for music fans, now is the best time ever, hands down.

    these debates will continue & increase; most of the commenters aren’t making money in music, its just something they enjoy thinking about/listening to.

  17. ripley says:

    I know enough people who really really want to make music their whole life that I have sympathy for the full-time professional musician, or those who want to be one.

    but at the same time, I have a lot of love for people for whom music is integrated into their daily life but isn’t a job. people who are fans, who love music, who make it with their friends or people they cross paths with.

    Actually, that’s me i guess, so I’ll defend my own musical practice. One of the things that makes me happy is that because my livelihood is NOT dependent on music I can focus on making music I love the best, rather than music that also sells enough to pay my rent. that calculus is almost beyond me (and actually, as a female dj particularly what I wear and how I present myself could also figure in to whether I get paid in ways that are creepy). Also, I could never be a part of Surya dub and have us bring some of the great artists we are bringing, if I also had to pay myself properly out of the tiny pot we share. So my part-timing funds other folks..

    it’s another take on authenticity, isn’t it – the “committed participant.” but math is still complicated: how much time spent on music, how much time spent worrying about money, how much time spent on other aspects of one’s life. How much time spent on one’s own, vs others.

    I don’t see a “slide in quality” i think it’s more an increase in quantity. But like rupture, i think the broadness means more interesting possibilities, new ideas, crosspollinations.

    not to say that I don’t want artists to make a living.. but i kinda want new mechanisms for artists to make a living.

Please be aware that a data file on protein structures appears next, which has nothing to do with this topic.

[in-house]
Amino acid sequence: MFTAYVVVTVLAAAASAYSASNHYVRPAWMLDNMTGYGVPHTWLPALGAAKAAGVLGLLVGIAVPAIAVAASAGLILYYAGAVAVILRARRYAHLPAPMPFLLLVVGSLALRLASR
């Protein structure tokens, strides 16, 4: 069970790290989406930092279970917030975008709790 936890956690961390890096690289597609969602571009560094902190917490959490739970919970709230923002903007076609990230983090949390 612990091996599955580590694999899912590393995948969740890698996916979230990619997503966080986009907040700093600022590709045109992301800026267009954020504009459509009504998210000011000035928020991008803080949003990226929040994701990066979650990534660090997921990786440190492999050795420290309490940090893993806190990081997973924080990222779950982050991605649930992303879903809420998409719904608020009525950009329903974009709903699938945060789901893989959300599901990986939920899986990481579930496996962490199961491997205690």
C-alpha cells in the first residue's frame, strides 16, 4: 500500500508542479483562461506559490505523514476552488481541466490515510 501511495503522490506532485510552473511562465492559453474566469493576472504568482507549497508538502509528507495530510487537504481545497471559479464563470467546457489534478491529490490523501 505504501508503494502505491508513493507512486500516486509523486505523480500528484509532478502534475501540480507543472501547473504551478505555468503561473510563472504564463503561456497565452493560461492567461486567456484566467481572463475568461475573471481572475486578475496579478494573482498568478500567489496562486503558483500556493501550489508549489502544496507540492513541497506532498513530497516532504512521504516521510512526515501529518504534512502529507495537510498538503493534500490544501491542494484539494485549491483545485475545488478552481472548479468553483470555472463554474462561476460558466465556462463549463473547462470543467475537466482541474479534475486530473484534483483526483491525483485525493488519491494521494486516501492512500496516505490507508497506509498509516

european-style artist stipends/grants? the dole? corporate sponsorship? enforced scarcity through drm or mystique or unique objects or live performance? paypal or micro-credit cell phone payments or ringtones?

  18. lone wolf says:

    even as a native speaker, this post rings true for me about english-language music as much as it does other languages/slanguages.

    i maintain some pretty idiosyncratic boundaries for tracks i will / won’t play for an audience. i regularly scour english-language tracks for homophobic lyrics because kids are getting killed and killing themselves over it. full stop.

    yet, i find my boundaries much more fuzzy when it comes to gun lyrics. paraphrasing what someone else wrote somewhere (sorry for the authorless appropriation), shouldn’t i be equally harsh to tracks that promote the murder of young black men?

    perhaps this editorial conundrum is a manifestation of the simultaneous tolerance of violence and repression of sexuality long practiced in the US (the nation of my birth) ?

    (ps. fascinating conversation. i’m happy to see my whole blogroll representing! y’all took the rest of the words outta my mouth already.)

  19. Kiddid says:

    RE: “er.. sorry guys, I don’t actually buy your music”

    …it’s a real struggle to continue the level of intense music practice that I have over the past eight years and it increasingly feels less and less worth it.

    Matt-Hang in there. I know you don’t know me and I don’t really know you but I dig what your doing and involved with. Sometimes I feel I’m hangin from a string and it always helps to get some encouragement from others (even if said encouragement comes from a man without a face). Artists that don’t suffer are not doing their jobs!

  20. carlos says:

    Boima–

    Sorry to take so long to holler back. Real world nitty gritty, you know…

    Anywho, I like your rainbows and the issue you’re taking on in your comments is one I’m struggling with myself. I feel like negotiating the progress of the Fareed Zakaria/Thomas Friedman post-American flat Lexus world with a hatred of inequality and exclusion is as hard as drawing a succinct conclusion from the debate here.

    re: Rupture highlighting this post’s echoing– seriously! I can’t get it out of my head, and my position shifts kind of radically day to day. Strength in flexibility!

  21. MikeM says:

    Granted, the new distribution system is here to stay. New economic models obviously need to be developed. But there is still a bit of responsibility needed on the side of the consumer, especially the music lover. I’m not saying I buy everything, but I definitely make an effort to support artists I’m feelin’.